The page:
When we say “basic goods”, what do we mean? We mean the things that elevate our quality of life to the highest degree. Without water, power, sanitation, libraries, parks, and so on, the rest of your life would quickly take a nosedive. They get you eighty percent of the way to happiness — and the other twenty percent, to be honest, whether it’s iPhones or designer handbags, is almost irrelevant: we all have different preferences for those, but we don’t have different preferences for utilities — the utility we derive from them is precisely the same. The basic good in our lives, that which makes love and courage and wisdom and truth possible at all. The luxuries are only there to satisfy our appetites — utilities are there to allow us to live genuinely well.
For precisely that reason, the rest of the rich world doesn’t think of the human good in this limited and stifling way: lower prices, always caused by markets, therefore deregulation, and such and such. It has instead expanded the definition of utilities to become ever broader, provided often by combinations of private, public, and nonprofit sectors. For example, now, in Europe, Canada, Australia, utilities aren’t just water, power, and sanitation, but also healthcare, education, and transport. Utilities grow in quantity and quality, the life of people there does too, in stark contrast to America, where it’s falling dramatically.
All of which brings me back to the internet. The internet should be a public utility — especially for a society with such steep quality of life problems as America. Markets can never provide it optimally, and providing it optimally isn’t only giving it to whomever can afford it. In just the same way that the optimal amount of education is infinity, because me being educated means I might create the cancer cure that saves your life one day, so too the internet is a genuinely public good — I benefit from your access to it.
So just like water, energy, and sanitation, it is basic to life now: it dramatically elevates our quality of life, best and truest when we all have free and equal access to it. It’s true that misused, the internet makes us unhappier and lonelier, a la Facebook. But it also makes it possible for us to enjoy art, science, literature, news, and each other to a degree never before possible in history. And that’s just life — not to mention work, which would scarcely be possible now without the net. Like electricity, sanitation, or power, the internet’s gains are vast, dramatic, and transformative — not just efficiency or productivity, but creativity, connection, growth, possibility. Can you imagine life without the net? Would you want to?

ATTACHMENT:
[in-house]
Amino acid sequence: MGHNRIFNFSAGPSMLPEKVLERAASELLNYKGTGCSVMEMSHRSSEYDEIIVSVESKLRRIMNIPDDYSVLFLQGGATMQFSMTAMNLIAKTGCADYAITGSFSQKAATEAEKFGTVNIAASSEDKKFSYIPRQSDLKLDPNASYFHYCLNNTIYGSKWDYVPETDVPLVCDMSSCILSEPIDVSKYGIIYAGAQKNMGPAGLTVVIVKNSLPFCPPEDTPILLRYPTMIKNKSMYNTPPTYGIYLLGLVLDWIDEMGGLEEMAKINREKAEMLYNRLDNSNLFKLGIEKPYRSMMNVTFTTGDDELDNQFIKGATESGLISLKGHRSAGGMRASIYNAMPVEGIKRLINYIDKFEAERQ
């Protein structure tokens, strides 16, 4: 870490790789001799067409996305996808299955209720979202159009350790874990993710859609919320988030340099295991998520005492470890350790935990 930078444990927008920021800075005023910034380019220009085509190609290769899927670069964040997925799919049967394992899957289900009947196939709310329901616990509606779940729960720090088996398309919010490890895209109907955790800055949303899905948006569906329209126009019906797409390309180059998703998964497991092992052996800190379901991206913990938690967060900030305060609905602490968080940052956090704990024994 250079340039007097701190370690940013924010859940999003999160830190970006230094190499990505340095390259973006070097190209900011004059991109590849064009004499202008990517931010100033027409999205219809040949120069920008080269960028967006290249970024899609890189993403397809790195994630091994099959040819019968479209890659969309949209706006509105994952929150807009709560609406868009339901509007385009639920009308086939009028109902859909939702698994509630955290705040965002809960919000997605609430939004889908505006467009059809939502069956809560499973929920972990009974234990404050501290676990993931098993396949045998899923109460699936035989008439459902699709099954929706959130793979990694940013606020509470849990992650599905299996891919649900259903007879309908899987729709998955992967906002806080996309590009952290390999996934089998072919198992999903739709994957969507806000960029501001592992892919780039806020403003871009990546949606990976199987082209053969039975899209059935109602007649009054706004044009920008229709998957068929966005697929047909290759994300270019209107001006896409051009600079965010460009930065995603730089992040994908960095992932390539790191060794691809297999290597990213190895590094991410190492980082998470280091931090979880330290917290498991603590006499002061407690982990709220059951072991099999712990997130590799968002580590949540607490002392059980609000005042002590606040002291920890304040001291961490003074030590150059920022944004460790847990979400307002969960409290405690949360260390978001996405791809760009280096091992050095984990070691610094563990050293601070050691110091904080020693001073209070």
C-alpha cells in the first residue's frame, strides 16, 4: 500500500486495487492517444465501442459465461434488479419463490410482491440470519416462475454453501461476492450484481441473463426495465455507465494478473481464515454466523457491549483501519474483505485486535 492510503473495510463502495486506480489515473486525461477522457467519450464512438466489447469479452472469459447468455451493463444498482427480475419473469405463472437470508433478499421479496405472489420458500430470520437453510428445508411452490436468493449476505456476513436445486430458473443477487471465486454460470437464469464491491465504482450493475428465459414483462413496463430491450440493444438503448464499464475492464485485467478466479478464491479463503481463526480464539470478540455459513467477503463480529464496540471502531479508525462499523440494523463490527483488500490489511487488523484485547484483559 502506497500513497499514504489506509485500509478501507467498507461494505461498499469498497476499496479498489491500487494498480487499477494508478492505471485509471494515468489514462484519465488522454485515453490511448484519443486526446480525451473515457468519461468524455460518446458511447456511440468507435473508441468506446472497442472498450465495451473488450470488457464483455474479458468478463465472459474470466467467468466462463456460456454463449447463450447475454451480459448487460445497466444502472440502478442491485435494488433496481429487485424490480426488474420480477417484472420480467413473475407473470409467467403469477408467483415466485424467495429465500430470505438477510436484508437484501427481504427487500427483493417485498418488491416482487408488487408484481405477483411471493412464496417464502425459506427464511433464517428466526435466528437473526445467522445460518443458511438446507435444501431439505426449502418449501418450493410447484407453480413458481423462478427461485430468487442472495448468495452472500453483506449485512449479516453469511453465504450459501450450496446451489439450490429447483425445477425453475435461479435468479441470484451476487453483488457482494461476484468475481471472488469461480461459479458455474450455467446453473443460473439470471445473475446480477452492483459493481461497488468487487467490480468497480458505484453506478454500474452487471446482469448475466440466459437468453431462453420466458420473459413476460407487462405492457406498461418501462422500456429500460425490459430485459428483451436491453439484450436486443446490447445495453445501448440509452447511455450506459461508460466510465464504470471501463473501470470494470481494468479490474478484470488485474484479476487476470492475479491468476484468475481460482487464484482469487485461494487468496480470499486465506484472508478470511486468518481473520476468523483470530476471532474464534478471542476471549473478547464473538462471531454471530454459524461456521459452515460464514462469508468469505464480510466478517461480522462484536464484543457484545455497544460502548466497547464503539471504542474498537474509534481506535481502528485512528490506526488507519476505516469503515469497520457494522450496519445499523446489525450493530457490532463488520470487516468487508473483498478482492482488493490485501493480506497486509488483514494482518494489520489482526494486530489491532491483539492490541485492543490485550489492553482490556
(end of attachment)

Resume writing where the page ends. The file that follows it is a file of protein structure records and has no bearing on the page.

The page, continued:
These questions of the human good are deeper and subtler than American thought has come to suppose. The good is not something that the invisible hand can always ineluctably provide. America’s devotion to that hand has become a religion, empty of reason, blind to the world. The hand becomes a fist that punches down human possibility, instead of lifting it up, when we forget that the first job a society has is to provide the basics of life, not only to create luxuries that cannot be fully enjoyed without them. That is what growth truly is: yesterday’s impossibilities becoming today’s necessities.
All that is why the internet should be a public utility. This is the 21st century, and to ask monopolistic, unidimensional, profit-maximizing capitalism to allocate the single greatest public good humankind has probably ever created — the place where you can read books, watch films, make relationships, and begin to explore yourself — is like asking the invisible hand to hold a child. That hand is a ghost. The child will only fall. And what the child truly needs is a mother.